A North Carolina mechanic’s lien is used by a contractor to claim a financial interest in a home when they haven’t been compensated for their work. The completed document will include the lien’s filing date, the concerned property’s address and its legal description, the amount already paid (if applicable), the amount still owed, and a description of the contract under which the contractor (the “claimant”) was hired.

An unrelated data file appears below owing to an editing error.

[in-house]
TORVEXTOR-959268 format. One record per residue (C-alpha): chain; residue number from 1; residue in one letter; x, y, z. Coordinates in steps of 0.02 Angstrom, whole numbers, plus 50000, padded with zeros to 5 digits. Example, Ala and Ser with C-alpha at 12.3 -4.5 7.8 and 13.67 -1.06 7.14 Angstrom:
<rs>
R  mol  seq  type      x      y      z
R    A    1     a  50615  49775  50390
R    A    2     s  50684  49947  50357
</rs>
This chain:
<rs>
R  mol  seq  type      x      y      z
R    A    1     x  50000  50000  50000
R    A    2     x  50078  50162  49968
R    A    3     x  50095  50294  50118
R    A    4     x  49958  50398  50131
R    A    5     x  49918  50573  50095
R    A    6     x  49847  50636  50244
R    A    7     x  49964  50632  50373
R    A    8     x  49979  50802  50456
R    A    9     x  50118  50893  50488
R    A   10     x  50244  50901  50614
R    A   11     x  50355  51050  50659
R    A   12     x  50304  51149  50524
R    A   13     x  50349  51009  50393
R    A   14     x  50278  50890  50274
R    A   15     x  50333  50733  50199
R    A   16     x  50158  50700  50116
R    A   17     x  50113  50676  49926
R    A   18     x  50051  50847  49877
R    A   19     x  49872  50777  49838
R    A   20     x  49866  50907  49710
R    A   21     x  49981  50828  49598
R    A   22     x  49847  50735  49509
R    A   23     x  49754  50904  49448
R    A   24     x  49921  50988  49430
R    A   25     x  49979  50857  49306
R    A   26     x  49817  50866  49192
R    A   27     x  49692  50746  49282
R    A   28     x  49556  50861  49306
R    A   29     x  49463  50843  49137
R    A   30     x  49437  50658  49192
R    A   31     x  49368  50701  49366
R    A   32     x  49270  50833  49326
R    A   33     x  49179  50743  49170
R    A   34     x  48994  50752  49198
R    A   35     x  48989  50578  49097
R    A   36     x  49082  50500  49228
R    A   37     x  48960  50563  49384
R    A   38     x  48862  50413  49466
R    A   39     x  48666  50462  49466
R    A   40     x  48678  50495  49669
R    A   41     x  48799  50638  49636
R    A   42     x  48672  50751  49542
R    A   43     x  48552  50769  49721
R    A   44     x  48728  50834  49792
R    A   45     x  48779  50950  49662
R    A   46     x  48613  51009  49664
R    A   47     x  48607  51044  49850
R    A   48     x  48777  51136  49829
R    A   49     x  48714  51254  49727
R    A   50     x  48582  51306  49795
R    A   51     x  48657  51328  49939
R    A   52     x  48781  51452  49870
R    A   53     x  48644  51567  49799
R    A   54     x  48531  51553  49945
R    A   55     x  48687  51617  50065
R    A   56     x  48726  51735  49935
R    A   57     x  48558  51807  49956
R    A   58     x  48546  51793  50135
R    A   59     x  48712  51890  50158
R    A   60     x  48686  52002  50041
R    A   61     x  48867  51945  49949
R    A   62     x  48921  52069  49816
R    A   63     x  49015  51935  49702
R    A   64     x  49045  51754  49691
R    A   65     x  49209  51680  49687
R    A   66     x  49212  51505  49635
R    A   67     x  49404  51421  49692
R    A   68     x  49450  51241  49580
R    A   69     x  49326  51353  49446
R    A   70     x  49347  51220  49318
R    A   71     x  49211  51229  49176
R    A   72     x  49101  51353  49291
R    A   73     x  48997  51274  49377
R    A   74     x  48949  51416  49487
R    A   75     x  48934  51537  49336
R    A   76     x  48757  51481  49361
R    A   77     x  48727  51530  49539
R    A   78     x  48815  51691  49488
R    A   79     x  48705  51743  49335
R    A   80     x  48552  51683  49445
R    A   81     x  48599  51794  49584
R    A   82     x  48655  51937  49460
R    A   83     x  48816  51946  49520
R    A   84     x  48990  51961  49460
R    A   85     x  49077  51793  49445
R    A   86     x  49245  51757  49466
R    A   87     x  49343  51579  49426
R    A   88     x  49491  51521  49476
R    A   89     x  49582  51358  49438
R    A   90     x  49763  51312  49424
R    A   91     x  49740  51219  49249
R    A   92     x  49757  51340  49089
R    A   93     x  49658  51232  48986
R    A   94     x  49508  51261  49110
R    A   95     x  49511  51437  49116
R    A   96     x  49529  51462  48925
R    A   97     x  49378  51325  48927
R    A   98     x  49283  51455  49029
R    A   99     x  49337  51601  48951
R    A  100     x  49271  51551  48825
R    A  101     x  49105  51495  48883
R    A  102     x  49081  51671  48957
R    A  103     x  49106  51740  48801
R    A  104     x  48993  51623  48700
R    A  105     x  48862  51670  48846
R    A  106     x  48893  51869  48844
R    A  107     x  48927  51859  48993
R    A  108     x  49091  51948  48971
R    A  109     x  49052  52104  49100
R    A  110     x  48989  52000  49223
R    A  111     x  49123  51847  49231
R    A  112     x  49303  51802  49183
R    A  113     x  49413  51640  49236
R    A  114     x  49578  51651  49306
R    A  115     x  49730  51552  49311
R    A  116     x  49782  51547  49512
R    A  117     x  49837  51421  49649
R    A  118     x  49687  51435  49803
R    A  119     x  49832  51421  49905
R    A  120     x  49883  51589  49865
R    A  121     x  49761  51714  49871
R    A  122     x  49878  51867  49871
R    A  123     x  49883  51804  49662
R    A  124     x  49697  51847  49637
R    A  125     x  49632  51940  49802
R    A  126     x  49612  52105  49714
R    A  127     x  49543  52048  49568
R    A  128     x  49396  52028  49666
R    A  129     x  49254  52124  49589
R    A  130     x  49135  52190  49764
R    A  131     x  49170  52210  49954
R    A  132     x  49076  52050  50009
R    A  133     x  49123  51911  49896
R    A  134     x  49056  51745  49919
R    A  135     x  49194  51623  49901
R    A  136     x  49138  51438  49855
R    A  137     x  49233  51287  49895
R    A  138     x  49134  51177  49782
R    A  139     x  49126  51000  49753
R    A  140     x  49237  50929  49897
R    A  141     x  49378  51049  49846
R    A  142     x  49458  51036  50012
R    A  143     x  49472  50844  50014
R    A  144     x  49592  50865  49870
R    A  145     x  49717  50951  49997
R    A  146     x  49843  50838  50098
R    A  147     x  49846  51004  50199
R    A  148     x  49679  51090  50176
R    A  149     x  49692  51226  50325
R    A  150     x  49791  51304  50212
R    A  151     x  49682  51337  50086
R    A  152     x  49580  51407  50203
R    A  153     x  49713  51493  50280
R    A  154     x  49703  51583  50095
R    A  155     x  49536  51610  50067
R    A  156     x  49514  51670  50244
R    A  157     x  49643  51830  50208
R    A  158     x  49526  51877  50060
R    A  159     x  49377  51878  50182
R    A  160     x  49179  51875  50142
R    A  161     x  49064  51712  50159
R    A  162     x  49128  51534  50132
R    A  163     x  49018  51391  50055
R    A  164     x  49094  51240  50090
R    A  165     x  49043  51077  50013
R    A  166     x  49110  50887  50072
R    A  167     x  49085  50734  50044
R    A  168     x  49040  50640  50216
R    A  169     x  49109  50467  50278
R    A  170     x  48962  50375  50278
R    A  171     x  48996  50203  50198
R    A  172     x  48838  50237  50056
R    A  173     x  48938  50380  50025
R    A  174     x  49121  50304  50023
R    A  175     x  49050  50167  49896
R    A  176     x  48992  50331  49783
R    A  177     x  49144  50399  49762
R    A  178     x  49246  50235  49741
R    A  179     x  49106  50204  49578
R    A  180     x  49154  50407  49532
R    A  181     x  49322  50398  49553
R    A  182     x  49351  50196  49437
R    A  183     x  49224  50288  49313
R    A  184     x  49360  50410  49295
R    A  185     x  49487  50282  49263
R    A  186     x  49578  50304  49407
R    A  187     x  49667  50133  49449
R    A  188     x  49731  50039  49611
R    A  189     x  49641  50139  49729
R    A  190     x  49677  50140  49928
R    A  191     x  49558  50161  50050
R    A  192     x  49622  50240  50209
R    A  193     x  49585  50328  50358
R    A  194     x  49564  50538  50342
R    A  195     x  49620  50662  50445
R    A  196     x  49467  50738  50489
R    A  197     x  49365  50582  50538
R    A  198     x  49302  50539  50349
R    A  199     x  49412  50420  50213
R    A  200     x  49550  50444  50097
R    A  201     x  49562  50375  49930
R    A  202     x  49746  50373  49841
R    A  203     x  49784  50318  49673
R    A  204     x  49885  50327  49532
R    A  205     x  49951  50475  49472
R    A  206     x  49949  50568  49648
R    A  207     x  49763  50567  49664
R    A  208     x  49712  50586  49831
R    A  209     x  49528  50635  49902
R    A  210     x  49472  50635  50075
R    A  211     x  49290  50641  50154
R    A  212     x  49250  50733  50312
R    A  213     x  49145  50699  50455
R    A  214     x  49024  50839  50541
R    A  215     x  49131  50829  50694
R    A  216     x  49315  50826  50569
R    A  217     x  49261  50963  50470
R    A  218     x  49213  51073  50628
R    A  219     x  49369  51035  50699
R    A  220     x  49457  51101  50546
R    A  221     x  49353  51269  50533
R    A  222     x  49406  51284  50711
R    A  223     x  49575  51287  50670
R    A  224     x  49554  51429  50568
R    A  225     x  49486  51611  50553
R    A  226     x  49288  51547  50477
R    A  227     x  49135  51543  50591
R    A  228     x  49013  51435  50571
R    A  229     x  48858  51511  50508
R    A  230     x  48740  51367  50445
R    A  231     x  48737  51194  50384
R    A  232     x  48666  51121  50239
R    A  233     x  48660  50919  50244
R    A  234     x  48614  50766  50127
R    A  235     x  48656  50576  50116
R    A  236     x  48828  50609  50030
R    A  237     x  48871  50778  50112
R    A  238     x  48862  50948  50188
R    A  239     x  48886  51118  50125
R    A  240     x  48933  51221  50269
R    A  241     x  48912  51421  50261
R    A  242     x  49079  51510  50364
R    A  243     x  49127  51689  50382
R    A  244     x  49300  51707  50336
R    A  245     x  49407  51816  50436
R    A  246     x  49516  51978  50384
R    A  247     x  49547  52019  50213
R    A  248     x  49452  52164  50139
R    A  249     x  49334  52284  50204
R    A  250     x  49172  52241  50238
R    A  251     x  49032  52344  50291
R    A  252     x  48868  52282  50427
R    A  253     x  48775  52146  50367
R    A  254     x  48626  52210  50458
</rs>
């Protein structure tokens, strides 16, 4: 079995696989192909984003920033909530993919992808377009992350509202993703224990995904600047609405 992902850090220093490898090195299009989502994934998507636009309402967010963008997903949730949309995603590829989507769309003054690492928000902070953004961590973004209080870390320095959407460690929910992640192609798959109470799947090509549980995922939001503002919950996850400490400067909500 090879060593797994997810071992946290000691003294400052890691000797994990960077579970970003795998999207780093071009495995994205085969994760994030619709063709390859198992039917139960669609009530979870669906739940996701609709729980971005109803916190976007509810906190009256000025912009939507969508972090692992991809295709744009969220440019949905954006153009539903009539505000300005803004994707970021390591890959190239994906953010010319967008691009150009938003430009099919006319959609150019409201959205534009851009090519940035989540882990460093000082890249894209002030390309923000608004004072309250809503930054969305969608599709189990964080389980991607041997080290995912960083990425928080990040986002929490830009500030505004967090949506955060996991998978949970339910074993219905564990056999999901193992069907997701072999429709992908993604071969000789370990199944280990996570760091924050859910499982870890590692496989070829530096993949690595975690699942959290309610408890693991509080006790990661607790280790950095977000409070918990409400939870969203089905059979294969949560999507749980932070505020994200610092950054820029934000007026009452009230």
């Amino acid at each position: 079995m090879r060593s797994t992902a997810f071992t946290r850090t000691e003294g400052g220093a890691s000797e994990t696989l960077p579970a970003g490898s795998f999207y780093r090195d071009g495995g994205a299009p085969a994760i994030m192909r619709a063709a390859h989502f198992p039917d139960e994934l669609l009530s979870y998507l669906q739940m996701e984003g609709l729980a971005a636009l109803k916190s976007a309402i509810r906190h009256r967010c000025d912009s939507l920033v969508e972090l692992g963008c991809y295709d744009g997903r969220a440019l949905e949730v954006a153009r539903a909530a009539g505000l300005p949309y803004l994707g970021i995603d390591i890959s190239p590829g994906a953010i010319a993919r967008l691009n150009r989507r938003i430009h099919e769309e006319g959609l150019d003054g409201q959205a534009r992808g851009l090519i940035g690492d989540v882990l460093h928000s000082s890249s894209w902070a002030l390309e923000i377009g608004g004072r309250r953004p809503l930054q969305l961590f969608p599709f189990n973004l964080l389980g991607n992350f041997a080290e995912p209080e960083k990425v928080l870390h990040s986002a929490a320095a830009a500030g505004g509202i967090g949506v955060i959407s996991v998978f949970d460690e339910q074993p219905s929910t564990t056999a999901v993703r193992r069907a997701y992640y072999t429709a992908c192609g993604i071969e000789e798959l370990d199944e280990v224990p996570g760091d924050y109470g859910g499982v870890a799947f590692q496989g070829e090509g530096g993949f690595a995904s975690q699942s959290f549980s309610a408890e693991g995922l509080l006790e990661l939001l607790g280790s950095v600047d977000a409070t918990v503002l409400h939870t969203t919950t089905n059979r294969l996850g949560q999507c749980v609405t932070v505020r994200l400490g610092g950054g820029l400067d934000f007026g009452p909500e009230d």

Unless the property has an assigned lien agent (§ 44A-11.1), the claimant is not legally required to give the property owner advanced notice before filing a mechanic’s lien with the office of the clerk of the superior court where the property is located. However, a copy of the lien must be served on the property owner and (if applicable) general contractor, although no proof of service is required (§ 44A-11). If the owner doesn’t pay the amount owed, the lien will be a part of the property’s public record until the debt has been paid or the lien expires (after 180 days).